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Meetings Management: Whose Role Is It Anyway?

Because there are many different meeting formats and meeting agendas vary considerably, the type of control system that is used in a given meeting should change accordingly. For example, a large meeting with many agenda items and high attendance is likely to need considerable structure and strong chairperson skills to ensure that people’s attention is focused (and that side discussions do not break out and unnecessarily elongate the proceedings).

At the other end of the scale, a small meeting might not need much formal control at all, with all attendees contributing to the process of keeping the discussions on track and on time. What is usually common to the effective control of all meetings, however, is note-taking. In some cases this may involve full “minute-taking” to record every word on a verbatim basis. This occurs in highly formal meetings such as Annual General Meetings of businesses with their shareholders or in union negotiations.

In other cases, note-taking will be only a simple summary of major points or to record decisions taken from time-to-time. Whether they are detailed or not, notes are always useful to ensure that what is discussed and agreed by way of action is clear to everyone attending. In addition, it ensures that issues do not have to be raised again and again because no one can remember what was discussed or agreed at the last meeting. 

Here are some ways to help ensure agenda item discussions move towards decisions:

  • Encourage participants to make summary notes as the meeting progresses – capturing key points, highlights and challenges. Sensible note-taking (i.e., not simply writing down everything) saves time asking questions that have already been addressed. It also helps people to stay focused and engaged with the discussion. There’s no prescriptive format, because we all take notes in different ways that are effective for us. Some use mind-maps and some use lists, while others draw pictures (“doodling” doesn’t count!).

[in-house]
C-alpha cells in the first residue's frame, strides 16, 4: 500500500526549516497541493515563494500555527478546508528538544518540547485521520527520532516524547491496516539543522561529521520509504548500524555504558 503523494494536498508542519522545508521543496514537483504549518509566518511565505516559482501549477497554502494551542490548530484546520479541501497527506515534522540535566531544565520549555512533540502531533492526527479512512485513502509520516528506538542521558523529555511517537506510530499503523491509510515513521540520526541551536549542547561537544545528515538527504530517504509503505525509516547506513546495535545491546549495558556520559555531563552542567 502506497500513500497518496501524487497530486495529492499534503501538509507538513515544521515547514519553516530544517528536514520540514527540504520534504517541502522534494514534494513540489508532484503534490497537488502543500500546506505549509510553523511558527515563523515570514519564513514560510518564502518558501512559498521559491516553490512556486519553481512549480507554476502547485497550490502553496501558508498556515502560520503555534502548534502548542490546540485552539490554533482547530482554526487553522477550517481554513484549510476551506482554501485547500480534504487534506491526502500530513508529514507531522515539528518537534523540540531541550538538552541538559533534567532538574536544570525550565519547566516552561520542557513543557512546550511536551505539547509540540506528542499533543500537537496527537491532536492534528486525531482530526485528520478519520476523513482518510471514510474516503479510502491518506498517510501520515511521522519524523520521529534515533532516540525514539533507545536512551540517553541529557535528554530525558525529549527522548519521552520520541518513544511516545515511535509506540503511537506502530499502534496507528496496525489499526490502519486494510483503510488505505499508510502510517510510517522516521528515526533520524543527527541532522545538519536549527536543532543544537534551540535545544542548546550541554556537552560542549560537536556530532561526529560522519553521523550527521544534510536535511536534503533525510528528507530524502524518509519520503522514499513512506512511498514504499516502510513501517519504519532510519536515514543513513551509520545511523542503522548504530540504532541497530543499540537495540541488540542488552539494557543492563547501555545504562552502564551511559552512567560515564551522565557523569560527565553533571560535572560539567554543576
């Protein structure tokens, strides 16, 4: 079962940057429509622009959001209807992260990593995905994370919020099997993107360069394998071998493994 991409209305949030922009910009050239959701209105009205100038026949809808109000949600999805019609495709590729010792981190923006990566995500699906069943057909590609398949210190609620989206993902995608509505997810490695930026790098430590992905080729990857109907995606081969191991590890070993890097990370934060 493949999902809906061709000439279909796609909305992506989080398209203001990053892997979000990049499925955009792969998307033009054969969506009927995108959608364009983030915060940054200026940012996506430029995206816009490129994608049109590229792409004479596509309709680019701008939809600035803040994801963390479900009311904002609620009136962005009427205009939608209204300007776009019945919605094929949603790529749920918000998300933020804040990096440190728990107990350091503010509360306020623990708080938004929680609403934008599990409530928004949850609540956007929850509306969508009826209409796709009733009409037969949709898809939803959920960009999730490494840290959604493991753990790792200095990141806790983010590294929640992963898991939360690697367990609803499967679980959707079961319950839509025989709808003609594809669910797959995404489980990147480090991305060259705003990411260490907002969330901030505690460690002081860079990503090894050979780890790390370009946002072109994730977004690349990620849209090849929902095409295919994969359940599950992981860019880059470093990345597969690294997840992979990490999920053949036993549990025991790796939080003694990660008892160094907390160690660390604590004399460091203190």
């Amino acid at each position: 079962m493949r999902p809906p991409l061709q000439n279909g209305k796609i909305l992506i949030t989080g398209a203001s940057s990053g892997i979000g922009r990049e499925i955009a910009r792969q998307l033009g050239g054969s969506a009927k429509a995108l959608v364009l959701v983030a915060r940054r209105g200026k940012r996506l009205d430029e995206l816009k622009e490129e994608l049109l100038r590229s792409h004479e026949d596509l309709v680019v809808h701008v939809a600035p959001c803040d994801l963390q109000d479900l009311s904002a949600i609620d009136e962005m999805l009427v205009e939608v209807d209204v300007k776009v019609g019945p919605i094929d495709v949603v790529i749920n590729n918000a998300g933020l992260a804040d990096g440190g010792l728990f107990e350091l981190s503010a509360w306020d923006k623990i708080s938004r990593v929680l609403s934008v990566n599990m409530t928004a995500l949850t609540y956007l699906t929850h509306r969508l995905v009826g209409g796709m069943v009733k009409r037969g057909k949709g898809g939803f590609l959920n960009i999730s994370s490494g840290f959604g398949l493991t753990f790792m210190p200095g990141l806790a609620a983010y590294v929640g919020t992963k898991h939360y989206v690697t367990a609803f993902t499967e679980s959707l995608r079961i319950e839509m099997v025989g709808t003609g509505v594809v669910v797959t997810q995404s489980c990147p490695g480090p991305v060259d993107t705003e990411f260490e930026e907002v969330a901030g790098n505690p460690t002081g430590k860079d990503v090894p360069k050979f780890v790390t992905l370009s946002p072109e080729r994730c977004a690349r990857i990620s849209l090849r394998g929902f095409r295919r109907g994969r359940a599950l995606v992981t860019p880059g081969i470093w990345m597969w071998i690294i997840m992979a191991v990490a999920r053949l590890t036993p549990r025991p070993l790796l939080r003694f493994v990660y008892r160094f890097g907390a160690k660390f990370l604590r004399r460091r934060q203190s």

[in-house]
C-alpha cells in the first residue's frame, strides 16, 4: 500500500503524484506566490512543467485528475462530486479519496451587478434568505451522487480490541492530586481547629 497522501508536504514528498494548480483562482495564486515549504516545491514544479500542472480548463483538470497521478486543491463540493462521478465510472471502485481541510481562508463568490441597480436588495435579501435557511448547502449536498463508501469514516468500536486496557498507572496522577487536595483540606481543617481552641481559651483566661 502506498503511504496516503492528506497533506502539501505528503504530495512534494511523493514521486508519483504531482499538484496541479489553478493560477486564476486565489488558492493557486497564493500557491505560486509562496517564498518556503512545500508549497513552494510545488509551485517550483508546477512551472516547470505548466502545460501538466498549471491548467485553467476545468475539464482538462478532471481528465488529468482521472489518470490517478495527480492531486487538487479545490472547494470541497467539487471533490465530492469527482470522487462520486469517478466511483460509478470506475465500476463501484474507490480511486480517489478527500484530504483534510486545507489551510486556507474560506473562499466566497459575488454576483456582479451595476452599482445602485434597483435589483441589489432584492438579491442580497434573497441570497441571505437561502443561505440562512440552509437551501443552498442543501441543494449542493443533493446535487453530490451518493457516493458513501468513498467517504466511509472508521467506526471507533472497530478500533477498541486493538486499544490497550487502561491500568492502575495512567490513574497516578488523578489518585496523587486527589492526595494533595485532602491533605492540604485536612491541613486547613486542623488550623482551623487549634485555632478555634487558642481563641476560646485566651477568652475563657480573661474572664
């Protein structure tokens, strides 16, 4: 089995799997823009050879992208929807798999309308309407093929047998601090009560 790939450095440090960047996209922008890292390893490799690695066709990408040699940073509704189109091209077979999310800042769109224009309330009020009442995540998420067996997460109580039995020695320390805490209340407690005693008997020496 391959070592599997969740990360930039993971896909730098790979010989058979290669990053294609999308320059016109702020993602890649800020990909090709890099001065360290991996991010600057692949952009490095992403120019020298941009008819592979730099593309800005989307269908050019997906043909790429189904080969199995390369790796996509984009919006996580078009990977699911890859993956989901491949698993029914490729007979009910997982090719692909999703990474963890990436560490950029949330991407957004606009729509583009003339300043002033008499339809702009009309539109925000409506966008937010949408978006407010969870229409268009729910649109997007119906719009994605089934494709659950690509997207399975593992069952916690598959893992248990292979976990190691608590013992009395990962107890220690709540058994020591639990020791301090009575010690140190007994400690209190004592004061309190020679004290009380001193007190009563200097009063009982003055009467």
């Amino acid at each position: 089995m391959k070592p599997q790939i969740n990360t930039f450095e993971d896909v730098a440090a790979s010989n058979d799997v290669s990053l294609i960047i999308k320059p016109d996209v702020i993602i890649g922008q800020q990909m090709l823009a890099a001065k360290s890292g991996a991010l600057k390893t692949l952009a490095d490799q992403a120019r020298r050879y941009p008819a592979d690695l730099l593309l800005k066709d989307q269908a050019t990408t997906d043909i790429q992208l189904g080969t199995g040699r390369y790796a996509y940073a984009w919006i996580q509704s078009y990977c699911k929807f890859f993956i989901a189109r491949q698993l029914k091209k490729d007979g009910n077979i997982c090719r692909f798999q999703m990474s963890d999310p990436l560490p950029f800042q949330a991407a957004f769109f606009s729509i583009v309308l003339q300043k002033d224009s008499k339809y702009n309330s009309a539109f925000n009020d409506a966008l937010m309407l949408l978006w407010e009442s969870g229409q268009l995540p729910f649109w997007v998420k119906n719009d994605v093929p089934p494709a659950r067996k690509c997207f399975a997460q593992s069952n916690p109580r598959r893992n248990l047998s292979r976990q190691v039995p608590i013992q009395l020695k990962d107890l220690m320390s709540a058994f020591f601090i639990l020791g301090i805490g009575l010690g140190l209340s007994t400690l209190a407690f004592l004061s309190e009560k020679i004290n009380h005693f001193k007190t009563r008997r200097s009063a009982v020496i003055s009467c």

• Summarize regularly – this helps keep the group from rehashing material and provides a sense of “progress” (“So, we’ve established that the ABC system probably has only six months working life remaining and that the XYZ system is affordable and can be installed with only one day’s downtime. If that’s the case …”)
  • Talk about decisions not only in terms of agreement or information, but in terms of:
    • Action – what will be done?
    • Dates – what will be done by what date/time (or from what date/time)?
    • People – what will be done, by what date, by whom?
    • Accountability / measurement – how will we know the decision has been followed-through successfully or otherwise?

The featured video clip is drawn from the ReadyToManage, Rapid Skill Builder Meetings Management Video Vignette Set.

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About Dr. Jon Warner

Dr. Jon Warner is a prolific author, management consultant and executive coach with over 25 years experience. He has an MBA and a PhD in Organizational Psychology. Jon can be reached at

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About the Editor and Primary Author

Jon Warner

Jon Warner is an executive coach and management consultant and in the past has been a CEO in three very different companies. Read more

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